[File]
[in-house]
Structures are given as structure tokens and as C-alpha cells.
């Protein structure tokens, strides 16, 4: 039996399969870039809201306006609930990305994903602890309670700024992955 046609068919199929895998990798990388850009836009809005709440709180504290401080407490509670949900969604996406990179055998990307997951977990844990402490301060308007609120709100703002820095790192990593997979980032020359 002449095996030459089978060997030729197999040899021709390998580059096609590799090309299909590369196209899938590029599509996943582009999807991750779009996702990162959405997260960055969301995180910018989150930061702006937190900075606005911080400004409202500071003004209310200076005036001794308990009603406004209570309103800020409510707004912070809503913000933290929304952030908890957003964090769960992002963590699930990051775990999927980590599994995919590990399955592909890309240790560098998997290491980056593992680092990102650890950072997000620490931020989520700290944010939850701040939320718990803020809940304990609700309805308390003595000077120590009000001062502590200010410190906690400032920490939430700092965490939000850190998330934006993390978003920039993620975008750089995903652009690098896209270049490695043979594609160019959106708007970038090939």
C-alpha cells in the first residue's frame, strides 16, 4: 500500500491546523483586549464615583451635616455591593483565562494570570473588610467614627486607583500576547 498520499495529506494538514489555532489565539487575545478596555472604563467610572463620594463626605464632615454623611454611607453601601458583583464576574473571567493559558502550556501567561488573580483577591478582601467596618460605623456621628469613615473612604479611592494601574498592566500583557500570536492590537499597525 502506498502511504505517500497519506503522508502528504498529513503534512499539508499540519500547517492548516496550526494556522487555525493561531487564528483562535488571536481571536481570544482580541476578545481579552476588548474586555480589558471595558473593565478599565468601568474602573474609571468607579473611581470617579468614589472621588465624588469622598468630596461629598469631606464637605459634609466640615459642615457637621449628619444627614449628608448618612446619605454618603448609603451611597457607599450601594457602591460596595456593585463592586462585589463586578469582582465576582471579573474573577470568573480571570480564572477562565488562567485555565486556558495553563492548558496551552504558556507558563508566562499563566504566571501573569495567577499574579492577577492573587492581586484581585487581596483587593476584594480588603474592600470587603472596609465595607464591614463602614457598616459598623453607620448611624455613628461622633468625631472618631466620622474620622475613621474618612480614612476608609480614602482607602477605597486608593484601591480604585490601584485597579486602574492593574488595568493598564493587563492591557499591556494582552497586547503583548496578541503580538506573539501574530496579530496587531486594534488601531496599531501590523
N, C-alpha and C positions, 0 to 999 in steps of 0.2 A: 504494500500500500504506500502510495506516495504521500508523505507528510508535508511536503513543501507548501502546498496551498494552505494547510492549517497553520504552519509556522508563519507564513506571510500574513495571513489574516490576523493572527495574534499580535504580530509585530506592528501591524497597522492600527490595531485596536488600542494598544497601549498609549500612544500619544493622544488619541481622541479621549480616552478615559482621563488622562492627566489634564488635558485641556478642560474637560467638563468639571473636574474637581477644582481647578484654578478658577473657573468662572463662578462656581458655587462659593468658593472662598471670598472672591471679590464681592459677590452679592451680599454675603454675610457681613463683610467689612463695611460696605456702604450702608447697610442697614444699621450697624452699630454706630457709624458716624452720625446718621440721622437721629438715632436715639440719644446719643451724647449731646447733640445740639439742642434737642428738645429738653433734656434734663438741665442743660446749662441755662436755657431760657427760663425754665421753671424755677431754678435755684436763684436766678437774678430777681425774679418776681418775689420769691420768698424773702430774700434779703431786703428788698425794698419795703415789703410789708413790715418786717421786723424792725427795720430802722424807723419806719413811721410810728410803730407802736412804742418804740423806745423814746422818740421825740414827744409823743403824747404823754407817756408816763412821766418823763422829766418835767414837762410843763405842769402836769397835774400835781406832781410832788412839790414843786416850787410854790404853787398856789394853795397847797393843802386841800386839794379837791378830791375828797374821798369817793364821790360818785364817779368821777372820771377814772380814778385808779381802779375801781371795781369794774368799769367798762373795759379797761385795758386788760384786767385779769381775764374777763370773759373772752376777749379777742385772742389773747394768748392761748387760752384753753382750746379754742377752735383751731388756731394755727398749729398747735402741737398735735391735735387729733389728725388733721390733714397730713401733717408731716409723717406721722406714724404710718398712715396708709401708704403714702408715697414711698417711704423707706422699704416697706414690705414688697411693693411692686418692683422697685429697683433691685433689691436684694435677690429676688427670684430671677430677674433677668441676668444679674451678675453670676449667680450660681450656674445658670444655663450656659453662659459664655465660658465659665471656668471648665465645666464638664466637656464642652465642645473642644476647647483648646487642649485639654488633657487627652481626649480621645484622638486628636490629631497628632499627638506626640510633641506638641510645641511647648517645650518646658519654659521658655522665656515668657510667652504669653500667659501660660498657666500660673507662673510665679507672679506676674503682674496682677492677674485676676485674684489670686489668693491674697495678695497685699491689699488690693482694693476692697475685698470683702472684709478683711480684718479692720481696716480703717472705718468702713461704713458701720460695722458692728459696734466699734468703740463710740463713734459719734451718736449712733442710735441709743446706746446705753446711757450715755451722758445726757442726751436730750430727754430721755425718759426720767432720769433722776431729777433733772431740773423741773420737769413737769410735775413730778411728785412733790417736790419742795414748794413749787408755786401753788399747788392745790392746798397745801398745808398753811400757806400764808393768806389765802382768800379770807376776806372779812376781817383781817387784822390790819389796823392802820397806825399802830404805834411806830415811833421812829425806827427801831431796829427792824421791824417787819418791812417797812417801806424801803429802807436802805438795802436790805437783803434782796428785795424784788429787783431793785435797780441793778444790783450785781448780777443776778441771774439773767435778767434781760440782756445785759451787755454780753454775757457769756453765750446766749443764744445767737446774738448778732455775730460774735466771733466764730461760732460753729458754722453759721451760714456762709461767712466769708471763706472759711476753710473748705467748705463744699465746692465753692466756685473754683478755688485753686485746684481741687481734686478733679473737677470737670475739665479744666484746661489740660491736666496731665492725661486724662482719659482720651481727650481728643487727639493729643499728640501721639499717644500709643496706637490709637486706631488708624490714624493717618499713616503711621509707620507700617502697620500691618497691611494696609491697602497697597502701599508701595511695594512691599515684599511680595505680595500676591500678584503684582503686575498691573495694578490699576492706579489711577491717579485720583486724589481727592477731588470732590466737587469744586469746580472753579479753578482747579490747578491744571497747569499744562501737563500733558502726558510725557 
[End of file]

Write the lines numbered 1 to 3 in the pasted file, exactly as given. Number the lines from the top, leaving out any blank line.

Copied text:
[in-house]
Structures are given as structure tokens and as C-alpha cells.
């Protein structure tokens, strides 16, 4: 039996399969870039809201306006609930990305994903602890309670700024992955 046609068919199929895998990798990388850009836009809005709440709180504290401080407490509670949900969604996406990179055998990307997951977990844990402490301060308007609120709100703002820095790192990593997979980032020359 002449095996030459089978060997030729197999040899021709390998580059096609590799090309299909590369196209899938590029599509996943582009999807991750779009996702990162959405997260960055969301995180910018989150930061702006937190900075606005911080400004409202500071003004209310200076005036001794308990009603406004209570309103800020409510707004912070809503913000933290929304952030908890957003964090769960992002963590699930990051775990999927980590599994995919590990399955592909890309240790560098998997290491980056593992680092990102650890950072997000620490931020989520700290944010939850701040939320718990803020809940304990609700309805308390003595000077120590009000001062502590200010410190906690400032920490939430700092965490939000850190998330934006993390978003920039993620975008750089995903652009690098896209270049490695043979594609160019959106708007970038090939």